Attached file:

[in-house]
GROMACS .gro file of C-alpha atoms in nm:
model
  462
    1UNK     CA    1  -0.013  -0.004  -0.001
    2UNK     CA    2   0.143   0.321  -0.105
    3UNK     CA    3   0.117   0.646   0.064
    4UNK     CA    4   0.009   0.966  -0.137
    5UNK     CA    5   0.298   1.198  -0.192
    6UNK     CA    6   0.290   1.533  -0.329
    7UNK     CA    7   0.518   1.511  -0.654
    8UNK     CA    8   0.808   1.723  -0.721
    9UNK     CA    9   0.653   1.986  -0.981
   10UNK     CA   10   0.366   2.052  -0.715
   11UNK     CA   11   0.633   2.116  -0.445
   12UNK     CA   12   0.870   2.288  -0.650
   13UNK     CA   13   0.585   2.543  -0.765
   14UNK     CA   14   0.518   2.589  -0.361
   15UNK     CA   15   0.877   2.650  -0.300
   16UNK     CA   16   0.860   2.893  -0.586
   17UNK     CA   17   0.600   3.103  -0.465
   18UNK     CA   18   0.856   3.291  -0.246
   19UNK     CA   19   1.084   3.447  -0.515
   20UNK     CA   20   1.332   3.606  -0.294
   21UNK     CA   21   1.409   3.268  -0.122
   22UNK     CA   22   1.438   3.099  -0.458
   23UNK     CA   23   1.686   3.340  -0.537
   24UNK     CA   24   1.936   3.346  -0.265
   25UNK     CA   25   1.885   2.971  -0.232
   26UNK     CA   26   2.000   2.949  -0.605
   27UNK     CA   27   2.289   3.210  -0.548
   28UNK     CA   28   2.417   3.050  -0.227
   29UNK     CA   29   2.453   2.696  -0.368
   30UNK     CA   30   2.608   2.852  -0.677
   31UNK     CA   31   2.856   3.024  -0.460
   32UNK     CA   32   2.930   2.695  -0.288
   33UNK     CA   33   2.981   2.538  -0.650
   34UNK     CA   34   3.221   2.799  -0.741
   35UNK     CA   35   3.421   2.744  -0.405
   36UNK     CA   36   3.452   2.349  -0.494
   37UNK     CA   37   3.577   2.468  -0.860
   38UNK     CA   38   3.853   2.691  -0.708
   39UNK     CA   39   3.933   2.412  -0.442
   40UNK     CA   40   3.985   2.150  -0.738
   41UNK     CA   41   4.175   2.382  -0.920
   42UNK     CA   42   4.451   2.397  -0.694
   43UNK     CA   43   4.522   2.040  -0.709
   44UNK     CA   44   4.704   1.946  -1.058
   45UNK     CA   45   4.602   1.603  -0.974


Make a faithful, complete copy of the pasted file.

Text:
[in-house]
GROMACS .gro file of C-alpha atoms in nm:
model
  462
    1UNK     CA    1  -0.013  -0.004  -0.001
    2UNK     CA    2   0.143   0.321  -0.105
    3UNK     CA    3   0.117   0.646   0.064
    4UNK     CA    4   0.009   0.966  -0.137
    5UNK     CA    5   0.298   1.198  -0.192
    6UNK     CA    6   0.290   1.533  -0.329
    7UNK     CA    7   0.518   1.511  -0.654
    8UNK     CA    8   0.808   1.723  -0.721
    9UNK     CA    9   0.653   1.986  -0.981
   10UNK     CA   10   0.366   2.052  -0.715
   11UNK     CA   11   0.633   2.116  -0.445
   12UNK     CA   12   0.870   2.288  -0.650
   13UNK     CA   13   0.585   2.543  -0.765
   14UNK     CA   14   0.518   2.589  -0.361
   15UNK     CA   15   0.877   2.650  -0.300
   16UNK     CA   16   0.860   2.893  -0.586
   17UNK     CA   17   0.600   3.103  -0.465
   18UNK     CA   18   0.856   3.291  -0.246
   19UNK     CA   19   1.084   3.447  -0.515
   20UNK     CA   20   1.332   3.606  -0.294
   21UNK     CA   21   1.409   3.268  -0.122
   22UNK     CA   22   1.438   3.099  -0.458
   23UNK     CA   23   1.686   3.340  -0.537
   24UNK     CA   24   1.936   3.346  -0.265
   25UNK     CA   25   1.885   2.971  -0.232
   26UNK     CA   26   2.000   2.949  -0.605
   27UNK     CA   27   2.289   3.210  -0.548
   28UNK     CA   28   2.417   3.050  -0.227
   29UNK     CA   29   2.453   2.696  -0.368
   30UNK     CA   30   2.608   2.852  -0.677
   31UNK     CA   31   2.856   3.024  -0.460
   32UNK     CA   32   2.930   2.695  -0.288
   33UNK     CA   33   2.981   2.538  -0.650
   34UNK     CA   34   3.221   2.799  -0.741
   35UNK     CA   35   3.421   2.744  -0.405
   36UNK     CA   36   3.452   2.349  -0.494
   37UNK     CA   37   3.577   2.468  -0.860
   38UNK     CA   38   3.853   2.691  -0.708
   39UNK     CA   39   3.933   2.412  -0.442
   40UNK     CA   40   3.985   2.150  -0.738
   41UNK     CA   41   4.175   2.382  -0.920
   42UNK     CA   42   4.451   2.397  -0.694
   43UNK     CA   43   4.522   2.040  -0.709
   44UNK     CA   44   4.704   1.946  -1.058
   45UNK     CA   45   4.602   1.603  -0.974